Architectural distortion, a distortion of the architecture of breast parenchyma without being accompanied by increased density or a mass, is a mammographic sign of breast cancer. Architectural distortion is an important finding in the detection of early stages of breast cancer. However, subtlety and variability in appearance, and similarity in presentation to normal breast tissue patterns overlapped in the projected mammographic image impose challenges in the detection of architectural distortion. Architectural distortion is the most commonly missed abnormality in false-negative (FN) screening cases. Several studies have indicated that architectural distortion accounts for 12% to 45% of breast cancer cases overlooked or misinterpreted in screening mammography.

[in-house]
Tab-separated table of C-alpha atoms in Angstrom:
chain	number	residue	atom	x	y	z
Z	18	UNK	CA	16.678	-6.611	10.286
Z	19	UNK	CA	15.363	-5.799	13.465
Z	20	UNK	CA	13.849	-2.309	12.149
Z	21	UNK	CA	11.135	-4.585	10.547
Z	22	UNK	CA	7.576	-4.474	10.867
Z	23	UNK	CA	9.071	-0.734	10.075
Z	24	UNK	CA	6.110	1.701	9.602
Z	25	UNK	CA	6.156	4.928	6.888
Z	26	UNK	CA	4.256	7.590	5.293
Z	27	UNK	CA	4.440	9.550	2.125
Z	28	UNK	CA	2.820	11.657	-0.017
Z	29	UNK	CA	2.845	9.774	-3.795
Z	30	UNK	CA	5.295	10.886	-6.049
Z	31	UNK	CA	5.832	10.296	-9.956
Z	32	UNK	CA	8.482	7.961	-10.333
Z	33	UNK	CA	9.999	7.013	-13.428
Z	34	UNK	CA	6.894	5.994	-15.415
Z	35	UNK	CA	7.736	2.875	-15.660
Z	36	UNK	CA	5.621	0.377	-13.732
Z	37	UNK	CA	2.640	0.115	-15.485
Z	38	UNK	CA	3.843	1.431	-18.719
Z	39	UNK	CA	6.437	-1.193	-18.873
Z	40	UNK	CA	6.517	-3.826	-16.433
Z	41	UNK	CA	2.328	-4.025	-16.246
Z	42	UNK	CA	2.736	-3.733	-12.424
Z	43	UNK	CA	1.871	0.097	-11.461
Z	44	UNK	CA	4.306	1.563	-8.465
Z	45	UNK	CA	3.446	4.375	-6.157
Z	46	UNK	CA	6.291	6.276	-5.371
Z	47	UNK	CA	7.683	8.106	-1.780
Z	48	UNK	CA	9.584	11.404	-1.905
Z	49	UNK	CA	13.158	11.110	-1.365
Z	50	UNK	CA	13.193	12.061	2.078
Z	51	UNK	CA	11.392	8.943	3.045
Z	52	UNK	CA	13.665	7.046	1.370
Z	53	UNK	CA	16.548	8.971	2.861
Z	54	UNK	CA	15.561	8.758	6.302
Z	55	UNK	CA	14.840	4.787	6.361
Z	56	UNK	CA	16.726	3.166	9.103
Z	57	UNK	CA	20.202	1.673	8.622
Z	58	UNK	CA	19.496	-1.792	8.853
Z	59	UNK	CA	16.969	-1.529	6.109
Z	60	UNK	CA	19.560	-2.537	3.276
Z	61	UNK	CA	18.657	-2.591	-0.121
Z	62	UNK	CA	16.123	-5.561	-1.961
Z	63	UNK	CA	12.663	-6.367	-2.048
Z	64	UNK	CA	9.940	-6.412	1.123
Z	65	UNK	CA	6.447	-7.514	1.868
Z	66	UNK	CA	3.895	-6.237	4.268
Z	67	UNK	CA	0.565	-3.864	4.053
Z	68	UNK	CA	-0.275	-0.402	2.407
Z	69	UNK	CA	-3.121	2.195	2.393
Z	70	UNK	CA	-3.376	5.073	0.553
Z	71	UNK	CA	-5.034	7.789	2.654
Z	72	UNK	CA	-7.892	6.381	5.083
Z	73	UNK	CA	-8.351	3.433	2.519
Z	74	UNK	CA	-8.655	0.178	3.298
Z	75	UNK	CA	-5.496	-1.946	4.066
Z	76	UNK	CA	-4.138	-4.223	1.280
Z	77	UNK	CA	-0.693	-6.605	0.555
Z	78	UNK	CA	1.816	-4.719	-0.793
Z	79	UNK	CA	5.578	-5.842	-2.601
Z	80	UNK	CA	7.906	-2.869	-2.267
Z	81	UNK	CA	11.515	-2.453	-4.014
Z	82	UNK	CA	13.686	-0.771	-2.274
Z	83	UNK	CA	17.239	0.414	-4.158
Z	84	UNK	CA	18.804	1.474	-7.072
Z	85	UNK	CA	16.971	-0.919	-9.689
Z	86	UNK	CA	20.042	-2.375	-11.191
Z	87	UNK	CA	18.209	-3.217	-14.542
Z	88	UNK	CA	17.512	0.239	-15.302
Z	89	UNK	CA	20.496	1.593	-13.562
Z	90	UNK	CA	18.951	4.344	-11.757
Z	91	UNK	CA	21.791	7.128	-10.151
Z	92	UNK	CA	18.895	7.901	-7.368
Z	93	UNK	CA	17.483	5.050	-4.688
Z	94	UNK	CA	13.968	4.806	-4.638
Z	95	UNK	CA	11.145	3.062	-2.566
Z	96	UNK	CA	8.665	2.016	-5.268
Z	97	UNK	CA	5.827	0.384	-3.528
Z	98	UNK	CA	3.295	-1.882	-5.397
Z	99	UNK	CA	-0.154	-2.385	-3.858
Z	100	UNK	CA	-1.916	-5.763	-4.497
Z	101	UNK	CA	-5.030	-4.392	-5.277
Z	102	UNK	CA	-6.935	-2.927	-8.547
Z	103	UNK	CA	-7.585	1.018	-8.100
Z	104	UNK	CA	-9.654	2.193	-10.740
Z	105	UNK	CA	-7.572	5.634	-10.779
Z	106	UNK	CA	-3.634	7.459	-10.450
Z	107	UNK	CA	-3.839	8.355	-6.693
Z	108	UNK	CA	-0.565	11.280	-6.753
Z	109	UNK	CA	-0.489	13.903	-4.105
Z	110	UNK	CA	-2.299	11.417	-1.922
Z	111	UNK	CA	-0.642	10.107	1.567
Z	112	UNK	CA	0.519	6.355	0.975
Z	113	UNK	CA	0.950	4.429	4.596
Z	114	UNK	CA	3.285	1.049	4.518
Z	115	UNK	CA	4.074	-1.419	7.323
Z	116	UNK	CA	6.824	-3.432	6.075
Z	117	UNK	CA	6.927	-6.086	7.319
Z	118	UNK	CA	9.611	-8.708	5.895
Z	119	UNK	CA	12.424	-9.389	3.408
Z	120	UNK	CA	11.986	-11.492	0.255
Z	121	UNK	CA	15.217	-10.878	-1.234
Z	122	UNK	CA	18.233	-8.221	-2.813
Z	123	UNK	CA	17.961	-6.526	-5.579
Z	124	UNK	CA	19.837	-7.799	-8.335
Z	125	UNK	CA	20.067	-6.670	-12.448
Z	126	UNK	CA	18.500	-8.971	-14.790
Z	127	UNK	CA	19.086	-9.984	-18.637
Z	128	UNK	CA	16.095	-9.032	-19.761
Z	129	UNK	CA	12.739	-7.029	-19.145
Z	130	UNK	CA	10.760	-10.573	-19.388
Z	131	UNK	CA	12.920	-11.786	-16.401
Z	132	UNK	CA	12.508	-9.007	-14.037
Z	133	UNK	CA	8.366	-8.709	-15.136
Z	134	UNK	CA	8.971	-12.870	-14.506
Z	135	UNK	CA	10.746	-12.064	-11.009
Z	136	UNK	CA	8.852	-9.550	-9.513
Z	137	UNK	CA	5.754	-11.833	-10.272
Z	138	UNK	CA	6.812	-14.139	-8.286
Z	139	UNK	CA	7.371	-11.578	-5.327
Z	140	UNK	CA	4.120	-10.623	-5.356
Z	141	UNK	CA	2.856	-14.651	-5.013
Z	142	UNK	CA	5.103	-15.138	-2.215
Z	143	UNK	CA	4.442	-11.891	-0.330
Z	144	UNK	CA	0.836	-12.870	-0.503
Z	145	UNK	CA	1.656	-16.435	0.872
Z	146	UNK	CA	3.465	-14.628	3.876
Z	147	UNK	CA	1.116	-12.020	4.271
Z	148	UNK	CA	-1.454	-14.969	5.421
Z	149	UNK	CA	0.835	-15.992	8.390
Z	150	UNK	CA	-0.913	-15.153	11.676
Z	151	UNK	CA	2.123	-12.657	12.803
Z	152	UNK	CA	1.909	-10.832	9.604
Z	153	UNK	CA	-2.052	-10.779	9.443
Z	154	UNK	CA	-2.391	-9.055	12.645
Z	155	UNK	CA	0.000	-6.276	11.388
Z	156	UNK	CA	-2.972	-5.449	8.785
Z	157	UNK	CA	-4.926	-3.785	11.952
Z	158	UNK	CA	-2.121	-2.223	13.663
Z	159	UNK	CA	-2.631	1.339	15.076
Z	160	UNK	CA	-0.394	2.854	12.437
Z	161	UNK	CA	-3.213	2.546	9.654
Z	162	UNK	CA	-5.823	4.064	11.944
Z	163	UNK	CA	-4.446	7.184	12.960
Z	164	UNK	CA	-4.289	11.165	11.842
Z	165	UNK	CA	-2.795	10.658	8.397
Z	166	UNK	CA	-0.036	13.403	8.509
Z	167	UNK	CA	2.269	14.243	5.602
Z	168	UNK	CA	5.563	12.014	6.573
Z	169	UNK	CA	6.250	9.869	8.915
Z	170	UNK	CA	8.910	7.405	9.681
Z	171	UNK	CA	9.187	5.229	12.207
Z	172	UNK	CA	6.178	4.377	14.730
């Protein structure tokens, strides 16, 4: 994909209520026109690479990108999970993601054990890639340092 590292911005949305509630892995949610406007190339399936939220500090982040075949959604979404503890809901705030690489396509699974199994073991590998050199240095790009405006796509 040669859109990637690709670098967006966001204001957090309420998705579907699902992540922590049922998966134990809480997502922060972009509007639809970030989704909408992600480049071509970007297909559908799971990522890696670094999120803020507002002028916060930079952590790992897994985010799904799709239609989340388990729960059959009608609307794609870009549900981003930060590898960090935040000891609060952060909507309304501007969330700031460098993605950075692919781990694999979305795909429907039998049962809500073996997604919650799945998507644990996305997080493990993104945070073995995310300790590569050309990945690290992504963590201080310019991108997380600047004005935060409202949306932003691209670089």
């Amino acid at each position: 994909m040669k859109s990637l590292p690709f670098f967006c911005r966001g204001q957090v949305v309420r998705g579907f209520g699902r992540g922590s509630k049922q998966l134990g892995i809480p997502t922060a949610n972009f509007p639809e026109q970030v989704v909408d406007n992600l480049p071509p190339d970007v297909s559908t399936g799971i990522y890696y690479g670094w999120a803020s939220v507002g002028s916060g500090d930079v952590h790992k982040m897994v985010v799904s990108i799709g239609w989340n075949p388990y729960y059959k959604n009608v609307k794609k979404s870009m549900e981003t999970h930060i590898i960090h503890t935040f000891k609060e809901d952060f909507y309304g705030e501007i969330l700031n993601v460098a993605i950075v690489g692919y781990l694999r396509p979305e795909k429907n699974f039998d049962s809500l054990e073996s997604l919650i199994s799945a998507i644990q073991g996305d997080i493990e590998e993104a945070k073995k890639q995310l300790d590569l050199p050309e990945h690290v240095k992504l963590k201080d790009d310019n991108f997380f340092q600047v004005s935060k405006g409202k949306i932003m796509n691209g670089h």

In terms of treatment of patients affected by breast cancer, only localized and nonmetastasized cancers are considered to be treatable and curable. In order to increase the possibility of survival, the detection of breast cancer at its early stages is of highest importance. The use of computer-aided diagnosis (CAD) techniques by a radiologist could be as effective as double reading, and provide efficient and effective means of reducing errors and help in increasing sensitivity in the detection of breast cancer. Numerous CAD techniques and systems have been proposed and developed to improve the sensitivity and accuracy of the detection of breast cancer. Several CAD techniques are found to be effective in detecting masses and calcifications; unfortunately, the same systems have demonstrated poor performance in the detection of subtle or indirect signs of possible malignancy, such as architectural distortion. Several studies have indicated that a substantial portion of prior mammograms of cases of screen-detected cancer or interval-cancer cases could contain subtle or minimal signs of abnormality. Such signs of abnormality include hard-to-detect features or patterns that could indicate breast cancer at stages prior to the formation of a mass or tumor. Architectural distortion could appear at the initial stages of the formation of a breast mass or tumor, and has been found to be associated with breast malignancy in one-half to two-thirds of the cases in which it is present. Increasing the sensitivity and accuracy in the detection of architectural distortion could lead to improvement in the prognosis of patients affected by breast cancer and help in increasing the associated survival rate.
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